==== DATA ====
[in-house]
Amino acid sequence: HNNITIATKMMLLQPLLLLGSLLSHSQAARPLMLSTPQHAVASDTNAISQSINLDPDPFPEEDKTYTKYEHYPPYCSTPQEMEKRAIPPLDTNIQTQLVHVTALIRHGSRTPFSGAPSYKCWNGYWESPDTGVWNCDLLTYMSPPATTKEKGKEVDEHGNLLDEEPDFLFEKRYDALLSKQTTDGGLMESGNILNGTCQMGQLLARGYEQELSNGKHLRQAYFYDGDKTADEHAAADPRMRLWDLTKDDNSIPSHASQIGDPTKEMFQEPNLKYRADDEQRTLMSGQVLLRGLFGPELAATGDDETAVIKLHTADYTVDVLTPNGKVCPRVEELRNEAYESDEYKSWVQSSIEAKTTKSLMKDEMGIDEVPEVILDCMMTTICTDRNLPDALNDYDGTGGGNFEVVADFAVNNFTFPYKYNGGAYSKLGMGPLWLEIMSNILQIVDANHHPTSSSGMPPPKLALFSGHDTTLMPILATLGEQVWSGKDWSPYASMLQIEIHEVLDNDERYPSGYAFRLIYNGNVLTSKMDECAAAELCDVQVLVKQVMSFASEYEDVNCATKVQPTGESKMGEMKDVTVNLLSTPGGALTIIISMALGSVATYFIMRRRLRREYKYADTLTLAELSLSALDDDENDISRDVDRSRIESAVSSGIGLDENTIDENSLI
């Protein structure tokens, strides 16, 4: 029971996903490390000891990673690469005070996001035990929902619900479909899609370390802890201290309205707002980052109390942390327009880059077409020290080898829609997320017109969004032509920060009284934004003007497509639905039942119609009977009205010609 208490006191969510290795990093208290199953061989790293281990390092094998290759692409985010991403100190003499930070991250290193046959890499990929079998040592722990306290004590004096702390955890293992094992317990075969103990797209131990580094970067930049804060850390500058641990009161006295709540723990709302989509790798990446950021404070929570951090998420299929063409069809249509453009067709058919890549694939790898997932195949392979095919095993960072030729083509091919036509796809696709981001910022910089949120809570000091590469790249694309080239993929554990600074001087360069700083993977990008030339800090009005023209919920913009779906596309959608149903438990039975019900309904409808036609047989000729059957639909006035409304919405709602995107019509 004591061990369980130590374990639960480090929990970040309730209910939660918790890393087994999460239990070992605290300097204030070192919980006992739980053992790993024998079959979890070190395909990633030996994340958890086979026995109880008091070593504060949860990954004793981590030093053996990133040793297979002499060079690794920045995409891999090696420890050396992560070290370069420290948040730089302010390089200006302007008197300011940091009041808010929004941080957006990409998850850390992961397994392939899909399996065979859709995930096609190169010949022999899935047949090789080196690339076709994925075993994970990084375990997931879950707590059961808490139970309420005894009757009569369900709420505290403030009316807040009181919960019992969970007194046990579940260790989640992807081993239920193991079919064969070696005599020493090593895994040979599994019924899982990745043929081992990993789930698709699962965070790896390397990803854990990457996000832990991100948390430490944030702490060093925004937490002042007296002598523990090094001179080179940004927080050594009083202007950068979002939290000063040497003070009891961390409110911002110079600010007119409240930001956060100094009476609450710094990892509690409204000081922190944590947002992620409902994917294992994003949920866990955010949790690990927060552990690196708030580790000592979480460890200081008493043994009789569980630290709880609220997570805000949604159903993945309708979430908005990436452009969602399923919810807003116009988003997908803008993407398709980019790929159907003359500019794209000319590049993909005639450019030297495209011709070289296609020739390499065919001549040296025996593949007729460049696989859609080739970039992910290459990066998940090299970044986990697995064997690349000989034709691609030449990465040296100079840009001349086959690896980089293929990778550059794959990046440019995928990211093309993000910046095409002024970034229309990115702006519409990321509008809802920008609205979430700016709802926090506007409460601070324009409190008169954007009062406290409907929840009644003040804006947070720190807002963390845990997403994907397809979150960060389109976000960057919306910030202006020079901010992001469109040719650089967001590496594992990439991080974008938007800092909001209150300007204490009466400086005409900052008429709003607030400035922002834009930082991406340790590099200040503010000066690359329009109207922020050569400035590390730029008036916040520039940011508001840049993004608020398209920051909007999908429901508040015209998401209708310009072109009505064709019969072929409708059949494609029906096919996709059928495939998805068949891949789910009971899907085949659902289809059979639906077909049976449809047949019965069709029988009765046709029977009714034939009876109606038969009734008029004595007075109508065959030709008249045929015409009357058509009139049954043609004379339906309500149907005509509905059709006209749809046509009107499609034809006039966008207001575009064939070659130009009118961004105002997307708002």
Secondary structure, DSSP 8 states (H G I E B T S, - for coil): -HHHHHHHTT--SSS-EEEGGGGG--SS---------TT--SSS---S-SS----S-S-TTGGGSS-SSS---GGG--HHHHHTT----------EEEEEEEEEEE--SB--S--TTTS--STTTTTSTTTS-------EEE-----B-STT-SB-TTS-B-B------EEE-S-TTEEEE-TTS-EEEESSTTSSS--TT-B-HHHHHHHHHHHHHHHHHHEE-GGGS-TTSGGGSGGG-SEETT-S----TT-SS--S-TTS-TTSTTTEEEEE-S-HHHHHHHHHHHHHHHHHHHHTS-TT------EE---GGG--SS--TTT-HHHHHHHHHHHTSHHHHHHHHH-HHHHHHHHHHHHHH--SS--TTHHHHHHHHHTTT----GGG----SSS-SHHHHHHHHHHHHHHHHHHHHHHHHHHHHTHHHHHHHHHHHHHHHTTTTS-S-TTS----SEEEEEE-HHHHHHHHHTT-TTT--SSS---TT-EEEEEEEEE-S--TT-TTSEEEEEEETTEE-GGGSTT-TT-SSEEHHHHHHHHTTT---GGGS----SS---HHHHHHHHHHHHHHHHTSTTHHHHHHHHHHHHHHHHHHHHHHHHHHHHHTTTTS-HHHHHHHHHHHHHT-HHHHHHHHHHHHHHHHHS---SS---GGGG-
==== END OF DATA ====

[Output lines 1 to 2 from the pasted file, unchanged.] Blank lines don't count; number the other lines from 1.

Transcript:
[in-house]
Amino acid sequence: HNNITIATKMMLLQPLLLLGSLLSHSQAARPLMLSTPQHAVASDTNAISQSINLDPDPFPEEDKTYTKYEHYPPYCSTPQEMEKRAIPPLDTNIQTQLVHVTALIRHGSRTPFSGAPSYKCWNGYWESPDTGVWNCDLLTYMSPPATTKEKGKEVDEHGNLLDEEPDFLFEKRYDALLSKQTTDGGLMESGNILNGTCQMGQLLARGYEQELSNGKHLRQAYFYDGDKTADEHAAADPRMRLWDLTKDDNSIPSHASQIGDPTKEMFQEPNLKYRADDEQRTLMSGQVLLRGLFGPELAATGDDETAVIKLHTADYTVDVLTPNGKVCPRVEELRNEAYESDEYKSWVQSSIEAKTTKSLMKDEMGIDEVPEVILDCMMTTICTDRNLPDALNDYDGTGGGNFEVVADFAVNNFTFPYKYNGGAYSKLGMGPLWLEIMSNILQIVDANHHPTSSSGMPPPKLALFSGHDTTLMPILATLGEQVWSGKDWSPYASMLQIEIHEVLDNDERYPSGYAFRLIYNGNVLTSKMDECAAAELCDVQVLVKQVMSFASEYEDVNCATKVQPTGESKMGEMKDVTVNLLSTPGGALTIIISMALGSVATYFIMRRRLRREYKYADTLTLAELSLSALDDDENDISRDVDRSRIESAVSSGIGLDENTIDENSLI